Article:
4.2. Waste Water Sampling and Field Study

Waste water samples were collected on daily basis for three days. Central Waste Water Treatment Plant in Kampala for the National Water and Sewerage Corporation (NWSC) sampling point was selected as a source of raw sewerage. The Central Waste Water Treatment Plant was chosen because it provided an experimental room for the setup experiment; it also had well mixed and easily sampled sewage and proximity of laboratories for easy access to perform the prescribed tests within the 3 hour limit set by the national standards.

4.3. Sample Size

The random samples were collected; the samples were grouped into three sets. Each collected per week, preserved, analyzed at the quality control laboratory, values recorded and quantified accordingly. The sampled volumes of the pollution parameters were as in given in Table 1.

4.4. Determination of Characteristics

Physical characteristics were determined by observing the colour of both the influent and effluent from the experimental setup. Chemical characteristics involved determination of BOD and COD. Micro biological characteristics aimed at determining feacal coliforms count of influent and effluent. This was used to indicate the extent of feacal pollution of waste water thus presence of enteric pathogens.

Figure 1. Experimental.

Table 1. Sampled volumes of pollution parameters.

4.5 Biochemical Oxygen Demand (BOD5)

Samples of wastewater at the inlet channel were collected using well-cleaned, thoroughly rinsed and air dried incubation bottles. Water seals were created by aspirating water into the mouth of the flair bottle and covering the mouth with an Aluminum foil paper or cup to minimize effects of evaporation in the water seal. Then, the samples were prepared to required dilutions. Determination of biochemical oxygen demand (BOD5) was done using Azide modification of wrinkle oxygen electrode method. The method involved filling an airtight bottle with a sample and incubating it at a temperature of 20˚C for 5 days. Dissolved oxygen (DO) was measured before and after incubation and the BOD was measured as a difference of the initial and final DO.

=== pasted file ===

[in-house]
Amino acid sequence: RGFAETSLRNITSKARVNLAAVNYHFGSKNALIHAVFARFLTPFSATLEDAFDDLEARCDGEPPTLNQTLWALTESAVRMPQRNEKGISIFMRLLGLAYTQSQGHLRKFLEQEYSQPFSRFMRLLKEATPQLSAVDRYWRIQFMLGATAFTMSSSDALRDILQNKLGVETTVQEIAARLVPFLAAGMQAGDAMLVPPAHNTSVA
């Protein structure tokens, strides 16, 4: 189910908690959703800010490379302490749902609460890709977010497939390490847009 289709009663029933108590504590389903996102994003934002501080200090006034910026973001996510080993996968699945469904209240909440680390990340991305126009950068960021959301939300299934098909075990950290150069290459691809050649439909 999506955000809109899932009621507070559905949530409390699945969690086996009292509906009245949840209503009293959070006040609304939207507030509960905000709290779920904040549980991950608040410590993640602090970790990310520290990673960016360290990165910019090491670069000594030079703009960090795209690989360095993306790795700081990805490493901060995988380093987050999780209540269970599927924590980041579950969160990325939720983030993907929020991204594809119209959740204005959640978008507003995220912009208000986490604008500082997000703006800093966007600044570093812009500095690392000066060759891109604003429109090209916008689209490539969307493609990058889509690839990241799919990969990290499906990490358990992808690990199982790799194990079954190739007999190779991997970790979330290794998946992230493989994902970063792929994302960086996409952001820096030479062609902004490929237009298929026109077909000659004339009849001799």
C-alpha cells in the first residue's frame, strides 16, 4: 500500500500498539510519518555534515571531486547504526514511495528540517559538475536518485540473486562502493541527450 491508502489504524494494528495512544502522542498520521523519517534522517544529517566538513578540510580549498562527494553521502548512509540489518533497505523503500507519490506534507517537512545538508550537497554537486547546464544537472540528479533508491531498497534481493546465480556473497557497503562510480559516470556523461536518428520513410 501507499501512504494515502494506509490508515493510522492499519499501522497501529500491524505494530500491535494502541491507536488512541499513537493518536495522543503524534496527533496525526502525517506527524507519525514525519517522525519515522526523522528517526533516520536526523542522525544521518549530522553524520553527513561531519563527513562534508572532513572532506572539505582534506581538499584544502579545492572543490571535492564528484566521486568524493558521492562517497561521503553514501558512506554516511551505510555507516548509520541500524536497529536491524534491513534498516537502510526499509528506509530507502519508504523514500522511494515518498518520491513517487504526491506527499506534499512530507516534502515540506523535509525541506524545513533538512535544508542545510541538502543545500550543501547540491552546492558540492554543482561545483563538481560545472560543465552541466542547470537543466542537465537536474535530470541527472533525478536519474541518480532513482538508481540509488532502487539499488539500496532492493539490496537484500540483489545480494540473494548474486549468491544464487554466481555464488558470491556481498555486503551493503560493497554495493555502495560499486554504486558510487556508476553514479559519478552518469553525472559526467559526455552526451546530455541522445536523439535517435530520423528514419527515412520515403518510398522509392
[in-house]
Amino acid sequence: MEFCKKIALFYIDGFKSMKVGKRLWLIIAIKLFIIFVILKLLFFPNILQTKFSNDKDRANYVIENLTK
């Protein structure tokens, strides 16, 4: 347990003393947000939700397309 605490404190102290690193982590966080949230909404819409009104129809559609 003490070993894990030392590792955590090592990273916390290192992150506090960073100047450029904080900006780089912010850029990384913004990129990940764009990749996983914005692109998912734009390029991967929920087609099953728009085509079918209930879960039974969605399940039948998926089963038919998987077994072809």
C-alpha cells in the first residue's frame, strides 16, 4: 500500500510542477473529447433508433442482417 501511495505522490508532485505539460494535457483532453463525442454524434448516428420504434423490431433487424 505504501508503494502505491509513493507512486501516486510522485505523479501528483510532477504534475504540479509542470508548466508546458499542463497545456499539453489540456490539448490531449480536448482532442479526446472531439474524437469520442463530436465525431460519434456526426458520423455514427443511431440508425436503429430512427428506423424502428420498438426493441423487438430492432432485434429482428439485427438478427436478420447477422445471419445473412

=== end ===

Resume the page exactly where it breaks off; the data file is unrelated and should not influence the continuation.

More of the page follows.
For each test bottle meeting the 2.0-mg/l minimum DO depletion and the 1.0-mg/L residual.

DO, BOD5 was calculated as follows;

When dilution water is not seeded:


When dilution water is seeded:



= DO of diluted sample immediately after preparation, mg/l,

= DO of diluted sample after 5 d incubation at 20˚C, mg/l,

P = decimal volumetric fraction of sample used,

= DO of seed control before incubation, mg/l,

= DO of seed control after incubation mg/l, and

f = ratio of seed in diluted sample to seed in seed control = (% seed in diluted sample)/(% seed in seed control).

If seed material is added directly to sample or to seed control bottles:

f = (volume of seed in diluted sample)/(volume of seed in seed control).

4.6. Chemical Oxygen Demand (COD)

The apparatus included; digestion vessels, heating blocks or ovens to operate at 150˚C ± 2˚C. Samples from specific sampling points were collected in glass bottles or clean plastic bottles as above. Determination of chemical oxygen demand (COD) was done using closed reflux calorimetric method. 50 ml of wastewater sample, diluted was refluxed in a strongly acid solution with a known excess of Potassium dichromate solution [K2Cr2O2]. The amount of dichromate consumed is proportional to the oxygen required to oxidize the oxidizable organic matter in the sample.